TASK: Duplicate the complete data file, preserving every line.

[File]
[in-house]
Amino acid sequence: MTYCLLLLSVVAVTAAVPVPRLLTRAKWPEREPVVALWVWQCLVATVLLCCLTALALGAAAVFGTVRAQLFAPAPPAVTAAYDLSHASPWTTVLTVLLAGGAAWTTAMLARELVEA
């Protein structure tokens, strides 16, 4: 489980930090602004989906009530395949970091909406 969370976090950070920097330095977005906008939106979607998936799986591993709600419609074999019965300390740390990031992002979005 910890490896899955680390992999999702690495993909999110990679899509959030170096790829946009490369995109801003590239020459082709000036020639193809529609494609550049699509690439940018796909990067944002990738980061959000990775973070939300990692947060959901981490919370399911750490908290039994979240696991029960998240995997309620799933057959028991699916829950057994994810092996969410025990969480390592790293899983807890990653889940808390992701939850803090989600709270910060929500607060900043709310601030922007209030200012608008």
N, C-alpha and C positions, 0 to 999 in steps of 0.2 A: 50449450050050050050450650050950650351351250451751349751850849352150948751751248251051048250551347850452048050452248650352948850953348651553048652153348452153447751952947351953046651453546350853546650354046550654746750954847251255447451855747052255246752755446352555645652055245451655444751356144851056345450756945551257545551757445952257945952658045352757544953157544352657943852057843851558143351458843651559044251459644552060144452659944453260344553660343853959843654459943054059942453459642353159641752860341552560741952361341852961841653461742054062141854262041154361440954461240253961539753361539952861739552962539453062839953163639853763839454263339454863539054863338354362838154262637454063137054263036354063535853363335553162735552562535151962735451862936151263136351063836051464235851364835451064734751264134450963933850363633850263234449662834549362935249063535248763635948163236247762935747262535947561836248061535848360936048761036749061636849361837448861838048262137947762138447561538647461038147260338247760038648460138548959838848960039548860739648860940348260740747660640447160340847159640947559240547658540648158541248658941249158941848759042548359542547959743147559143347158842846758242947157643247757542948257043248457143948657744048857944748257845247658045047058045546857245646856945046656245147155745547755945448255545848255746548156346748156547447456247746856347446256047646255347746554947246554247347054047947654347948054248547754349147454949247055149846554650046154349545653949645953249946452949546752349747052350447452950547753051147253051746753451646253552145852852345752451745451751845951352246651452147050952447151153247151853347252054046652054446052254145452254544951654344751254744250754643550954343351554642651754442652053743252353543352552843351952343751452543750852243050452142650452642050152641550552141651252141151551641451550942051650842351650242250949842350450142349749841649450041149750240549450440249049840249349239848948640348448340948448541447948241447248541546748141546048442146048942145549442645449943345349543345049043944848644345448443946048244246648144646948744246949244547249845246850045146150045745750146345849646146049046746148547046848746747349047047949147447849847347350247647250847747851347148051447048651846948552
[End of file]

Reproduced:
[in-house]
Amino acid sequence: MTYCLLLLSVVAVTAAVPVPRLLTRAKWPEREPVVALWVWQCLVATVLLCCLTALALGAAAVFGTVRAQLFAPAPPAVTAAYDLSHASPWTTVLTVLLAGGAAWTTAMLARELVEA
């Protein structure tokens, strides 16, 4: 489980930090602004989906009530395949970091909406 969370976090950070920097330095977005906008939106979607998936799986591993709600419609074999019965300390740390990031992002979005 910890490896899955680390992999999702690495993909999110990679899509959030170096790829946009490369995109801003590239020459082709000036020639193809529609494609550049699509690439940018796909990067944002990738980061959000990775973070939300990692947060959901981490919370399911750490908290039994979240696991029960998240995997309620799933057959028991699916829950057994994810092996969410025990969480390592790293899983807890990653889940808390992701939850803090989600709270910060929500607060900043709310601030922007209030200012608008």
N, C-alpha and C positions, 0 to 999 in steps of 0.2 A: 50449450050050050050450650050950650351351250451751349751850849352150948751751248251051048250551347850452048050452248650352948850953348651553048652153348452153447751952947351953046651453546350853546650354046550654746750954847251255447451855747052255246752755446352555645652055245451655444751356144851056345450756945551257545551757445952257945952658045352757544953157544352657943852057843851558143351458843651559044251459644552060144452659944453260344553660343853959843654459943054059942453459642353159641752860341552560741952361341852961841653461742054062141854262041154361440954461240253961539753361539952861739552962539453062839953163639853763839454263339454863539054863338354362838154262637454063137054263036354063535853363335553162735552562535151962735451862936151263136351063836051464235851364835451064734751264134450963933850363633850263234449662834549362935249063535248763635948163236247762935747262535947561836248061535848360936048761036749061636849361837448861838048262137947762138447561538647461038147260338247760038648460138548959838848960039548860739648860940348260740747660640447160340847159640947559240547658540648158541248658941249158941848759042548359542547959743147559143347158842846758242947157643247757542948257043248457143948657744048857944748257845247658045047058045546857245646856945046656245147155745547755945448255545848255746548156346748156547447456247746856347446256047646255347746554947246554247347054047947654347948054248547754349147454949247055149846554650046154349545653949645953249946452949546752349747052350447452950547753051147253051746753451646253552145852852345752451745451751845951352246651452147050952447151153247151853347252054046652054446052254145452254544951654344751254744250754643550954343351554642651754442652053743252353543352552843351952343751452543750852243050452142650452642050152641550552141651252141151551641451550942051650842351650242250949842350450142349749841649450041149750240549450440249049840249349239848948640348448340948448541447948241447248541546748141546048442146048942145549442645449943345349543345049043944848644345448443946048244246648144646948744246949244547249845246850045146150045745750146345849646146049046746148547046848746747349047047949147447849847347350247647250847747851347148051447048651846948552